Raleigh, NC – Today, Congresswoman Deborah Ross (NC-02) joined Environment Protection Agency (EPA) Administrator Michael Regan as he unveiled the comprehensive Strategic Roadmap to confront PFAS contamination nationwide at North Carolina State University.

“North Carolinians are all too familiar with the costly impact PFAS contamination can have on local communities ,” said Congresswoman Ross. “Chemical companies have polluted the Cape Fear River with PFAS for years and tests of drinking water systems in my district, including in Raleigh and Cary, have detected PFAS. Fortunately, Congress and the Biden Administration have been working to tackle this issue on a bipartisan basis. Today’s announcement of the EPA’s PFAS Roadmap is one of the most significant steps to date that the federal government has taken to prevent and mitigate PFAS contamination. I would like to thank Administrator Regan for his service to North Carolina and our nation and I look forward to working with him to protect vulnerable members of our communities from these so-called ‘forever chemicals.’”

“For far too long, families across America – especially those in underserved communities – have suffered from PFAS in their water, their air, or in the land their children play on,” said EPA Administrator Michael S. Regan. “This comprehensive, national PFAS strategy will deliver protections to people who are hurting, by advancing bold and concrete actions that address the full lifecycle of these chemicals. Let there be no doubt that EPA is listening, we have your back, and we are laser focused on protecting people from pollution and holding polluters accountable.”

"This roadmap commits the EPA to quickly setting enforceable drinking water limits for these chemicals as well as giving stronger tools to communities to protect people’s health and the environment," said North Carolina Governor Roy Cooper. "As we continue partnering with the EPA on this and other important efforts, it is critical that Congress pass the Bipartisan Infrastructure Deal and the larger budget resolution that includes billions of dollars to address PFAS contamination."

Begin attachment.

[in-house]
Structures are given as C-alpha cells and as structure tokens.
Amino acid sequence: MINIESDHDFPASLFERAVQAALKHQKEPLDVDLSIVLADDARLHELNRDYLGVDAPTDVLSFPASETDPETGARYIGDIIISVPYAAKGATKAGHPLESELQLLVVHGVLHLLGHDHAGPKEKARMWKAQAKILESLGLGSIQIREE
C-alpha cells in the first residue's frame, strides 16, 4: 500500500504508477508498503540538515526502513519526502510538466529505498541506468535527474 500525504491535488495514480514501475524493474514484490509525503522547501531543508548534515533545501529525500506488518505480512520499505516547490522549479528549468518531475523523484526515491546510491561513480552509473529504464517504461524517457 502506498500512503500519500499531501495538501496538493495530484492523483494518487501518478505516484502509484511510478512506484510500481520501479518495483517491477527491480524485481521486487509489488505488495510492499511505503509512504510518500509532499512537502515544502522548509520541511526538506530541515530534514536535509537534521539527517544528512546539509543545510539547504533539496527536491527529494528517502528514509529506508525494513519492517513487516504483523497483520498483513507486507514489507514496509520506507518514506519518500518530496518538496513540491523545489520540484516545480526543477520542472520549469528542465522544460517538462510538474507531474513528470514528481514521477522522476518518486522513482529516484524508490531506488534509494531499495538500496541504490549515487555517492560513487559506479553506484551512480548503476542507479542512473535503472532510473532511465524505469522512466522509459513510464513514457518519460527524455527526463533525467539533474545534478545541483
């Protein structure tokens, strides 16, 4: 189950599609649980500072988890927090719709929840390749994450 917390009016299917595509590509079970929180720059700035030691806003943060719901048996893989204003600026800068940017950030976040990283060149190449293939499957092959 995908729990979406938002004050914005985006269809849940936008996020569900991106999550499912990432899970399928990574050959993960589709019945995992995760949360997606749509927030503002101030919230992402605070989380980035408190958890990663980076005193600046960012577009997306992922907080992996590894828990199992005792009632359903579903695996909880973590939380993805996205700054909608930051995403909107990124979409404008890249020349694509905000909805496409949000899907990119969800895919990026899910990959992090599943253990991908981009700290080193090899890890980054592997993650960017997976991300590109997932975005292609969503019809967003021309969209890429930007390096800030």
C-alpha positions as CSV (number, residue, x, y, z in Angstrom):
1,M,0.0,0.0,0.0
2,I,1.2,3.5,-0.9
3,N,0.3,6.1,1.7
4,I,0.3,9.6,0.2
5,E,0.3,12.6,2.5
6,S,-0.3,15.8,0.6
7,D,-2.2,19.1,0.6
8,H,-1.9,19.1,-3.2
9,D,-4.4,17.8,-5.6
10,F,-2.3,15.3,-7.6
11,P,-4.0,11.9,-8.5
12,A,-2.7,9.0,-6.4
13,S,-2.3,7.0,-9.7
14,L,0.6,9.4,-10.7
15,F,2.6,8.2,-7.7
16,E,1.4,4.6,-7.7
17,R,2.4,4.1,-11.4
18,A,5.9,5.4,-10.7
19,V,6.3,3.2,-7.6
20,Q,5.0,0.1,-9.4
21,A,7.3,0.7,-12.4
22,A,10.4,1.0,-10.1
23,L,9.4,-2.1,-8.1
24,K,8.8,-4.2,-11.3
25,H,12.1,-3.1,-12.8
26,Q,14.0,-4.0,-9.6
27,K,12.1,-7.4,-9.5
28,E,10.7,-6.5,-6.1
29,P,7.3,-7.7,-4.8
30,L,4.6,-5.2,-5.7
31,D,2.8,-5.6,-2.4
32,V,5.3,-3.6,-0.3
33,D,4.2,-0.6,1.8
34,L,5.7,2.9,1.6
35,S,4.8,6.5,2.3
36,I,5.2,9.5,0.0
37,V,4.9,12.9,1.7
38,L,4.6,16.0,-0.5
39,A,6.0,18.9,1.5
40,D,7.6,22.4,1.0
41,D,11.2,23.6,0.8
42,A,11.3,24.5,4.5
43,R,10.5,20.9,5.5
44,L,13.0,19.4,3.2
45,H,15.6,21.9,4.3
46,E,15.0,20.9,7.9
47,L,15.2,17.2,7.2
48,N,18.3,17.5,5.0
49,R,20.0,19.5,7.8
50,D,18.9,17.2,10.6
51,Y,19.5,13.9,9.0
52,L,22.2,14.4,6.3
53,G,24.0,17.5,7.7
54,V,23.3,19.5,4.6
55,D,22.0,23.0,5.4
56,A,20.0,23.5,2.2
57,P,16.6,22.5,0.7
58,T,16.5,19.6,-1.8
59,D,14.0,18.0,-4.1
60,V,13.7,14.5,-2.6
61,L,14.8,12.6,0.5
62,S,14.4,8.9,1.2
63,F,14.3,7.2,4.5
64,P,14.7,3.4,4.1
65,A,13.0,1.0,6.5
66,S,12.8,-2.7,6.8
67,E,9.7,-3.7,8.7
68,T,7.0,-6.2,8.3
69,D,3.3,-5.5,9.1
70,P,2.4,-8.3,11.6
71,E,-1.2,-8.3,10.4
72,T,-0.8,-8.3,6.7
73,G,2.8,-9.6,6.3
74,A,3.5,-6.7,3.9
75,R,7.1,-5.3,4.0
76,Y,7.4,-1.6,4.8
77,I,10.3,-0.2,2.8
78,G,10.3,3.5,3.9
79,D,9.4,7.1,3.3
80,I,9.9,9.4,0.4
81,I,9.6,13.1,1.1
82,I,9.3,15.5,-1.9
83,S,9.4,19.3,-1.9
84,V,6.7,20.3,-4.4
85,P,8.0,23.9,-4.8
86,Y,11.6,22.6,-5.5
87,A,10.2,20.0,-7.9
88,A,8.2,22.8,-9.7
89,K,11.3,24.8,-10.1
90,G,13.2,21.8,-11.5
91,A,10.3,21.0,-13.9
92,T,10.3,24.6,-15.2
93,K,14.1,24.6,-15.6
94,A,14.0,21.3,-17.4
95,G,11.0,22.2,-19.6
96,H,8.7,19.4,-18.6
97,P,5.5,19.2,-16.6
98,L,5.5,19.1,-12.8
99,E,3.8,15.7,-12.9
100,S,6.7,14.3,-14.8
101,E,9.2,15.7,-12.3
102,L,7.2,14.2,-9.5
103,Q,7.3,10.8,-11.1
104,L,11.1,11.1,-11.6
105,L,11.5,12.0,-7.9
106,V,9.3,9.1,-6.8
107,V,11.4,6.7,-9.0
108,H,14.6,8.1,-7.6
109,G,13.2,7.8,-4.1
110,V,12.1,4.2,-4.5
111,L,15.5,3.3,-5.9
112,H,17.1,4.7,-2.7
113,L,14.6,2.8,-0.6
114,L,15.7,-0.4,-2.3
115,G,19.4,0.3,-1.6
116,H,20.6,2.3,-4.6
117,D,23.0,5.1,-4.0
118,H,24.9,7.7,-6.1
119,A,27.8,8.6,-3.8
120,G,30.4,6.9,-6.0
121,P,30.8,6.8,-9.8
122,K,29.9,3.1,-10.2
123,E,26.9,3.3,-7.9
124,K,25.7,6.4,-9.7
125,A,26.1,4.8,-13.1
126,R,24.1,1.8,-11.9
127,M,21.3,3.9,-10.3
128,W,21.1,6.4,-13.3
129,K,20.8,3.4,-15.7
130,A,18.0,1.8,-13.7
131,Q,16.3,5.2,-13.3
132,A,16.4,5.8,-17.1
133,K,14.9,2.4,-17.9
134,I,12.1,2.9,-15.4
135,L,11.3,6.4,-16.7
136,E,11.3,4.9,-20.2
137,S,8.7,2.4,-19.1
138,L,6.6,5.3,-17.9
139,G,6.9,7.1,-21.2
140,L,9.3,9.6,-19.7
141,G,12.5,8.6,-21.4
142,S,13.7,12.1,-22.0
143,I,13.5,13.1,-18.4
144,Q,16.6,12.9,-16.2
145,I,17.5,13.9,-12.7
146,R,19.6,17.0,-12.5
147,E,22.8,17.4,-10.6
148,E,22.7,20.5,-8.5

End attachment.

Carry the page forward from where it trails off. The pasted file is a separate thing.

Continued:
PFAS, known as “forever chemicals,” are dangerous, man-made chemicals that do not break down easily and have contaminated the nation’s water, soil, and air for decades, resulting in serious health consequences.

The EPA’s PFAS Roadmap will guide the agency’s current and planned activities in 2021-2024 to research, restrict, and remediate harmful PFAS. The Roadmap includes regulatory and administrative actions and enforcement approaches that EPA intends to take, using existing authorities, to comprehensively address PFAS throughout the environment. Actions include a new national testing strategy to accelerate research and regulatory development, a proposal to designate certain PFAS as hazardous substances under the Comprehensive Environmental Response, Compensation, and Liability Act (CERCLA), and actions to broaden and accelerate the cleanup of PFAS.

Congresswoman Ross serves on the House Science, Space, and Technology Committee where she has consistently advocated for supporting research institutions and leveraging federal resources to eradicate PFAS contamination. In June, Congresswoman Ross led a letter with six other members of the North Carolina delegation to Environmental Protection Agency (EPA) Director Michael Regan urging the EPA to reconsider a Trump administration decision to deny a citizens’ petition filed by a group of NC-based environmental health and justice groups in 2020. The petition, filed under the Toxic Substances Control Act (TSCA), requested that EPA exercise its authority under TSCA to require Chemours to fund robust health and environmental testing for 54 PFAS manufactured by Chemours at its Fayetteville facility.

Congresswoman Ross also voted to pass the PFAS Action Act, legislation that would require comprehensive regulation of PFAS by establishing standards to protect drinking water from contamination and authorizing grants to drinking water utilities treating PFAS contamination.